Diabetes in Non-Hispanic White Youth
Prevalence, incidence, and clinical characteristics: the SEARCH for Diabetes in Youth Study
- Ronny A. Bell, PHD, MS1,
- Elizabeth J. Mayer-Davis, PHD23,
- Jennifer W. Beyer, MS1,
- Ralph B. D'Agostino, Jr., PHD1,
- Jean M. Lawrence, SCD, MPH, MSSA4,
- Barbara Linder, MD, PHD5,
- Lenna L. Liu, MD6,
- Santica M. Marcovina, PHD, SCD7,
- Beatriz L. Rodriguez, MD, PHD8,
- Desmond Williams, MD, PHD9,
- Dana Dabelea, MD, PHD10 and
- for the SEARCH for Diabetes in Youth Study Group
- 1Division of Public Health Sciences, Wake Forest University School of Medicine, Winston-Salem, North Carolina
- 2Department of Nutrition, University of North Carolina School of Public Health, Chapel Hill, North Carolina
- 3Center for Research in Nutrition and Health Disparities and Department of Epidemiology and Biostatistics, University of South Carolina, Columbia, South Carolina
- 4Department of Research and Evaluation, Kaiser Permanente Southern California, Pasadena, California
- 5National Institute for Diabetes and Digestive and Kidney Diseases, National Institutes of Health, Bethesda, Maryland
- 6Department of Pediatrics, University of Washington, Seattle, Washington
- 7Department of Medicine, University of Washington, Seattle, Washington
- 8Pacific Health Research Institute, Honolulu, Hawaii
- 9Division of Diabetes Translation, Centers for Diseases Control and Prevention, Atlanta, Georgia
- 10Department of Preventive Medicine and Biometrics, University of Colorado Health Sciences Center, Denver, Colorado
- Corresponding author: Ronny A. Bell,
OBJECTIVE—To investigate the incidence, prevalence, and clinical characteristics of diabetes among U.S. non-Hispanic white (NHW) youth.
RESEARCH DESIGN AND METHODS—Data from the SEARCH for Diabetes in Youth Study (SEARCH study), a multicenter study of diabetes among youth aged 0–19 years, were examined. Incidence rates were calculated per 100,000 person-years across 4 incident years (2002–2005), and prevalence in 2001 was calculated per 1,000 youths. Information obtained by questionnaire, physical examination, and blood and urine collection was analyzed to describe the characteristics of youth who completed an in-person visit.
RESULTS—The prevalence of type 1 diabetes (at ages 0–19 years) was 2.00/1,000, which was similar for male (2.02/1,000) and female (1.97/1,000) subjects. The incidence of type 1 diabetes was 23.6/100,000, slightly higher for male compared with female subjects (24.5 vs. 22.7 per 100,000, respectively, P = 0.04). Incidence rates of type 1 diabetes among youth aged 0–14 years in the SEARCH study are higher than all previously reported U.S. studies and many European studies. Few cases of type 2 diabetes in youth aged <10 years were found. The prevalence of type 2 diabetes (at ages 10–19 years) was 0.18/1,000, which is significantly higher for female compared with male subjects (0.22 vs. 0.15 per 1,000, P = 0.01). Incidence of type 2 diabetes was 3.7/100,000, with similar rates for female and male subjects (3.9 vs. 3.4 per 1,000, respectively, P = 0.3). High levels of abnormal cardiometabolic and behavioral risk factor profiles were common among youth with both type 1 and type 2 diabetes. For example, within each of four age-groups for youth with type 1 diabetes and two age-groups for youth with type 2 diabetes, >40% had elevated LDL cholesterol, and <3% of youth aged >10 years met current recommendations for intake of saturated fat. Among youth aged ≥15 years, 18% with type 1 and 26% with type 2 diabetes were current smokers.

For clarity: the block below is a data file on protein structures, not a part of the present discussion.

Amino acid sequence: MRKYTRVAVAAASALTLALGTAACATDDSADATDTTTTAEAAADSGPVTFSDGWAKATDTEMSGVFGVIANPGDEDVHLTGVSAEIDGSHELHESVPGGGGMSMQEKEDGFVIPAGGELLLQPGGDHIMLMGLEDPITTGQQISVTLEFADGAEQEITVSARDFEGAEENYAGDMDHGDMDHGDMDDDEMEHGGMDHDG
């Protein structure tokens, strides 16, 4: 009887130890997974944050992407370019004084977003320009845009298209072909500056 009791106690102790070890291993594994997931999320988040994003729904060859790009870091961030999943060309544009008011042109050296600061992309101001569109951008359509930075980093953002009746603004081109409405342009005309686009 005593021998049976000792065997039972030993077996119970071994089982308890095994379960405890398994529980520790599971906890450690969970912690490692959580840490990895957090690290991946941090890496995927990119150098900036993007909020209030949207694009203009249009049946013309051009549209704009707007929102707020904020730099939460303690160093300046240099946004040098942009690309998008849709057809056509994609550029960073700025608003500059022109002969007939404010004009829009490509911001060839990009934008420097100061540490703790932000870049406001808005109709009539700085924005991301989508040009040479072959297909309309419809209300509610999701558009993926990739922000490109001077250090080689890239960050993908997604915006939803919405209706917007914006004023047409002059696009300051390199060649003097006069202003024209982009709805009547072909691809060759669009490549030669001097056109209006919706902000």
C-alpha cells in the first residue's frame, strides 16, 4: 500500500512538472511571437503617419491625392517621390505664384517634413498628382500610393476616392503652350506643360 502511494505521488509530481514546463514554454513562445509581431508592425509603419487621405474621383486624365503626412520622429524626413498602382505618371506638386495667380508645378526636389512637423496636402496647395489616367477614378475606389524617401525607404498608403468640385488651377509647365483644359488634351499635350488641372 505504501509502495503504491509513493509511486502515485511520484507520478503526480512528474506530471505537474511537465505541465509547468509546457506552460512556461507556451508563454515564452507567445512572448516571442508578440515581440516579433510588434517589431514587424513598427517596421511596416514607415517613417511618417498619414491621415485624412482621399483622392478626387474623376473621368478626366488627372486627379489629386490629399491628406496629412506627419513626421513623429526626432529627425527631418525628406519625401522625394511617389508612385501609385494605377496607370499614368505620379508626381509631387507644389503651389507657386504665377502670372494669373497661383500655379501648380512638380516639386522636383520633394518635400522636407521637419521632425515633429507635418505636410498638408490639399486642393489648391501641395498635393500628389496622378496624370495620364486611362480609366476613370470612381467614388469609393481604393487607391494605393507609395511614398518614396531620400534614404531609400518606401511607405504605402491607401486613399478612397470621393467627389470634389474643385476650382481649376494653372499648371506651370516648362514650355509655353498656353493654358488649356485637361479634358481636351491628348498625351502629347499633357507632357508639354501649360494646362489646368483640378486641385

CONCLUSIONS—The SEARCH study is one of the most comprehensive studies of diabetes in NHW youth. The incidence of type 1 diabetes in NHW youth in the U.S. is one of the highest in the world. While type 2 diabetes is still relatively rare, rates are several-fold higher than those reported by European countries. We believe efforts directed at improving the cardiometabolic and behavioral risk factor profiles in this population are warranted.
The contents of this report are solely the responsibility of the authors and do not necessarily represent the official views of the Centers for Disease Control and Prevention and the National Institute of Diabetes and Digestive and Kidney Diseases.
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- DIABETES CARE